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    Introduce the adventure hook early. Nothing is worse for PC's than aimlessly wandering about trying to find something to do. Maybe that mining company is really a secret excavation team run by a neighboring kingdom who is trying to find a powerful item rumored to be buried nearby. Perhaps the goblins have evidence in their den that they are being recruited by a nearby orc overlord into a bandit gang to start sacking nearby towns, and the mine was just the beginning. Be creative! The campaign should have direction before the first adventure has even ended. Low level campaigns are also a good time to start establishing mid and high level enemies the PC's will fight later. If your goal is to have the PC's fight Baron Von-Whoopass at 20th level on the deck of his flying pirate ship, have him show up now, burn a few towns to the ground and hint that the baron is looking to employ wizards with woodworking experience.


  • A good world can be reused for multiple campaigns.
  • If this is your first time being the DM, then start your players at level 1.
  • Make a list of names and brief descriptions of characters so that if you need one you do not have to interrupt the game flow. For example:
    • Name: Jesswit Looks: tall, thin human with red hair Other: speaks with a slight stutter when he's nervous.
  • Always have level-appropriate, random encounters ready. Nothing is worse when players beat an encounter too easily or go in a direction you didn't anticipate. A combination of improv and a good encounter table will make your game 10 times more awesome than if you just "whip it out there".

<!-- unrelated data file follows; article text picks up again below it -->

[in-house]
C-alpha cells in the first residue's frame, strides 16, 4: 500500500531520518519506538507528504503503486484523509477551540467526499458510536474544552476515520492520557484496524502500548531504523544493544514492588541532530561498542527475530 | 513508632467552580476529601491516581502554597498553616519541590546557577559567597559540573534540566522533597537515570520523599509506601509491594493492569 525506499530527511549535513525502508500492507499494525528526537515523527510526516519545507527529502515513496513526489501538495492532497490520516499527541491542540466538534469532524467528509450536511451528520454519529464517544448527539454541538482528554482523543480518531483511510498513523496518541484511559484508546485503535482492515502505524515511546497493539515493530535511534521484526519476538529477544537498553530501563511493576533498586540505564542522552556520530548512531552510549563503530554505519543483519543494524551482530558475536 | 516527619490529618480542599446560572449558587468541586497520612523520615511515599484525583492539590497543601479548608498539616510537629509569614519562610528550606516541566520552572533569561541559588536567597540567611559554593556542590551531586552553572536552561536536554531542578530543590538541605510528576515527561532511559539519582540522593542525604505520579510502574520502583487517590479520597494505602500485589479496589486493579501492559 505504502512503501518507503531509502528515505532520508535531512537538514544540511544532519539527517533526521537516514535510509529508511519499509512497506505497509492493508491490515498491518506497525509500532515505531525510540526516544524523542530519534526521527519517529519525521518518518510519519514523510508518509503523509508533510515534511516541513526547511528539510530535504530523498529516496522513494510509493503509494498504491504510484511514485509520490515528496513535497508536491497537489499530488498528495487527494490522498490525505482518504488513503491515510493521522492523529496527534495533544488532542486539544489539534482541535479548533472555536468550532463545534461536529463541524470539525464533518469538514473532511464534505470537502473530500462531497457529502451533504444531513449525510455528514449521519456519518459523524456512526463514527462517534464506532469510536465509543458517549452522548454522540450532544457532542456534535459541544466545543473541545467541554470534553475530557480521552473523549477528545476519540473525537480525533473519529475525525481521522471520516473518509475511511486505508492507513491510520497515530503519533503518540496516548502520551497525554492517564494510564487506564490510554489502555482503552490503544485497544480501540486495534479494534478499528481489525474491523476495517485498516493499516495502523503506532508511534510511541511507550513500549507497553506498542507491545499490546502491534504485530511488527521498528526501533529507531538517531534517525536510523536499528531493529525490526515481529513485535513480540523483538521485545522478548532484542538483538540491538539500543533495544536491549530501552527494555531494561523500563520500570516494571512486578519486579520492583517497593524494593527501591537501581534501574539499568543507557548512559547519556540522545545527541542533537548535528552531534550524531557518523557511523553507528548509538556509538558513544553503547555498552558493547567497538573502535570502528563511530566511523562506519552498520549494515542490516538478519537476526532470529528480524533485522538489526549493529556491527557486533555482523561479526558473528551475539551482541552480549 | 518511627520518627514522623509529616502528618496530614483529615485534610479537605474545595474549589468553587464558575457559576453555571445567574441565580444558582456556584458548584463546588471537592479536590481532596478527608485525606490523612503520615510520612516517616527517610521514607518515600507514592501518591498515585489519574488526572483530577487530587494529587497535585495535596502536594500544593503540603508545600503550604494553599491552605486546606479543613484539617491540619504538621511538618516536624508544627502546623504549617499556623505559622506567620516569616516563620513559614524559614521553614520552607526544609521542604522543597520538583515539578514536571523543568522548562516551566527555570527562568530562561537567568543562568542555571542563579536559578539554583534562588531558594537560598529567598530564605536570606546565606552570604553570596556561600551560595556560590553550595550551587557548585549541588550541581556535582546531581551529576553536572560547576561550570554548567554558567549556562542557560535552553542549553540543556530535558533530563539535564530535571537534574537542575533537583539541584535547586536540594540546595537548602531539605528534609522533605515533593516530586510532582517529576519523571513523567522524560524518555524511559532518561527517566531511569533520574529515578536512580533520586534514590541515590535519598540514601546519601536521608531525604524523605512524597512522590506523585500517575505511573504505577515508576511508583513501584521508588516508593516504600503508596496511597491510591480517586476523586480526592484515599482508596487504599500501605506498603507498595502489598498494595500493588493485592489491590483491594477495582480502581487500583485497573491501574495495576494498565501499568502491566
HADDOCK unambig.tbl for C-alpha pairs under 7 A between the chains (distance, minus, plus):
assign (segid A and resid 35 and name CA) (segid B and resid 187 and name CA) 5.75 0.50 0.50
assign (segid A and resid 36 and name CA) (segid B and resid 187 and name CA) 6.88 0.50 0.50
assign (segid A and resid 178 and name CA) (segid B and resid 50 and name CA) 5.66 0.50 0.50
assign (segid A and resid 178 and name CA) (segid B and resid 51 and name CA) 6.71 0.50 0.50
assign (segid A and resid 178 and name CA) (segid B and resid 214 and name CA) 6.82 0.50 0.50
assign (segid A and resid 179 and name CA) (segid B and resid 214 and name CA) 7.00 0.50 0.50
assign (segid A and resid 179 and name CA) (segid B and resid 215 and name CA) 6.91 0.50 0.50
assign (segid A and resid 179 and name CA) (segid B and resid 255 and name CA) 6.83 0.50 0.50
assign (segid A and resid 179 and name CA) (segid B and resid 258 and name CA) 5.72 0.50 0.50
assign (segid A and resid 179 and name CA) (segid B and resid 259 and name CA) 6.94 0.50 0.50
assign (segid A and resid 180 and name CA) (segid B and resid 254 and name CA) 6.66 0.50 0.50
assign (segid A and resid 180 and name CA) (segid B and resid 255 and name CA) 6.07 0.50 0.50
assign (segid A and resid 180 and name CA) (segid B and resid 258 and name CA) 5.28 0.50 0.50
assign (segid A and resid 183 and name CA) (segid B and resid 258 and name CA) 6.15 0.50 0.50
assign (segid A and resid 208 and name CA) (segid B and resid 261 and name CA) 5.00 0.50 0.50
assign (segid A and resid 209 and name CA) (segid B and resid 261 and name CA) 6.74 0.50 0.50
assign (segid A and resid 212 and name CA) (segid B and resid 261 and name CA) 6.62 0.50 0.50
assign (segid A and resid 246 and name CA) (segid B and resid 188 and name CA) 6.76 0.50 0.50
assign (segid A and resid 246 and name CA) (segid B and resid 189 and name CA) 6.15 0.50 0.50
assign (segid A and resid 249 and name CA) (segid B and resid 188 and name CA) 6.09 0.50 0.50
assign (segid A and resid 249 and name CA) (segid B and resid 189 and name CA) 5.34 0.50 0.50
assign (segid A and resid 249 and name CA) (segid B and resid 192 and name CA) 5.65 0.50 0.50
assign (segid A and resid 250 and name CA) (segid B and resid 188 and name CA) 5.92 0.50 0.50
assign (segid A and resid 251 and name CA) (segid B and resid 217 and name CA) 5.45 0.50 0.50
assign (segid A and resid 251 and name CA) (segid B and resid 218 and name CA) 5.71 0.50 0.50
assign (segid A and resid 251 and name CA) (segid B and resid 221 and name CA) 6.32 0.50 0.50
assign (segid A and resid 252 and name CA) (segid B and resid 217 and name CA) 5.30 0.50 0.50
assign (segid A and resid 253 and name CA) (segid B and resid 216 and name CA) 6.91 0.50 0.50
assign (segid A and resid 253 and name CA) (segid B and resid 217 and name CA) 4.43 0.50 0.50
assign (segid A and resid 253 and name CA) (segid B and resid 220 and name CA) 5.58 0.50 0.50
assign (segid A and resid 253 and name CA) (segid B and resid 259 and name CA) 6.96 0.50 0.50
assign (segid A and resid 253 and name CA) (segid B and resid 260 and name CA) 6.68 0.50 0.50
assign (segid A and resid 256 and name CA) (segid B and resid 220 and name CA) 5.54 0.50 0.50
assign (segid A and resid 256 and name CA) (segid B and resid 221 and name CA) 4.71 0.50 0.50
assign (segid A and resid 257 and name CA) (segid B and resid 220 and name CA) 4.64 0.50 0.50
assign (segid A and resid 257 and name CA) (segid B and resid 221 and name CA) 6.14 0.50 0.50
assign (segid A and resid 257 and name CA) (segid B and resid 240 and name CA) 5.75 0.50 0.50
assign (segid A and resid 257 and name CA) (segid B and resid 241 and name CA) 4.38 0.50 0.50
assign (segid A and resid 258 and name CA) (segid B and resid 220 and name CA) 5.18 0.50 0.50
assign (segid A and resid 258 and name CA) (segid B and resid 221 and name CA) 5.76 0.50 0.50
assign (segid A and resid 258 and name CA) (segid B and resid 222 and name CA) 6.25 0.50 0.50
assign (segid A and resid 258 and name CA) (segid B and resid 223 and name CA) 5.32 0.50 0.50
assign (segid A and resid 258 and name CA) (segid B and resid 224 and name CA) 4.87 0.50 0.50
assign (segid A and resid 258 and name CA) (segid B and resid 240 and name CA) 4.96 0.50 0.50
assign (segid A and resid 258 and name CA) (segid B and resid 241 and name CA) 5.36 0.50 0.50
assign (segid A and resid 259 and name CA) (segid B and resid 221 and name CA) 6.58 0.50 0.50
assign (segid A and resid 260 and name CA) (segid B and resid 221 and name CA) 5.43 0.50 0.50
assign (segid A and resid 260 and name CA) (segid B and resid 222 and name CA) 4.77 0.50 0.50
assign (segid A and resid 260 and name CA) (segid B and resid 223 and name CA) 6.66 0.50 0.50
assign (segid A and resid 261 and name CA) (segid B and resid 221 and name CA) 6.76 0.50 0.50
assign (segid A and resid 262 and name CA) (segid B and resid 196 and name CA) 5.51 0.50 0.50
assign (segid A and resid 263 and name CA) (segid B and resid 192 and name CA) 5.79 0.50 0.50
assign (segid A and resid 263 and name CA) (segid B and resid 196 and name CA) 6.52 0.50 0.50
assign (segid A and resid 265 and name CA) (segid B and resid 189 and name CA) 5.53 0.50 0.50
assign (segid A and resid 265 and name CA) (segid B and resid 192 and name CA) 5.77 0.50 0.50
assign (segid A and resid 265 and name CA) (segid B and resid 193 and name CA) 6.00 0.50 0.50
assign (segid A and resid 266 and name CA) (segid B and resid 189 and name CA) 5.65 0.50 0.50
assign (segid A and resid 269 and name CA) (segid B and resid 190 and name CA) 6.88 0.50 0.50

• Be careful with decisions that you cannot reverse easily, such as the weather in your world. If you decide to make the whole world a desert, then be ready for the difficulties that creates.
  • Unexpected things will happen, good DMs learn how to deal with these situations well.
  • Be careful not to put your campaign a rail. This means that you shouldn't force players to go in a certain direction, or design the campaign solely on one plotline with nothing else for the players to do. Develop a world, create points of interest, and let the story unfold as the players discover it.

Things You'll Need

  • The 3 Core Books:
    • The Player's Handbook
    • The Dungeon Master's Guide (very important!)
    • The Monster Manual
  • A notebook, or a binder with paper &
  • A pen and/or pencil, ~or~
  • A computer (preferably a laptop)
  • A set of dice (20,12,10,8,6 and 4 sides)
  • Some people to play with you when you're done!

Article Info

Categories: Role Playing Games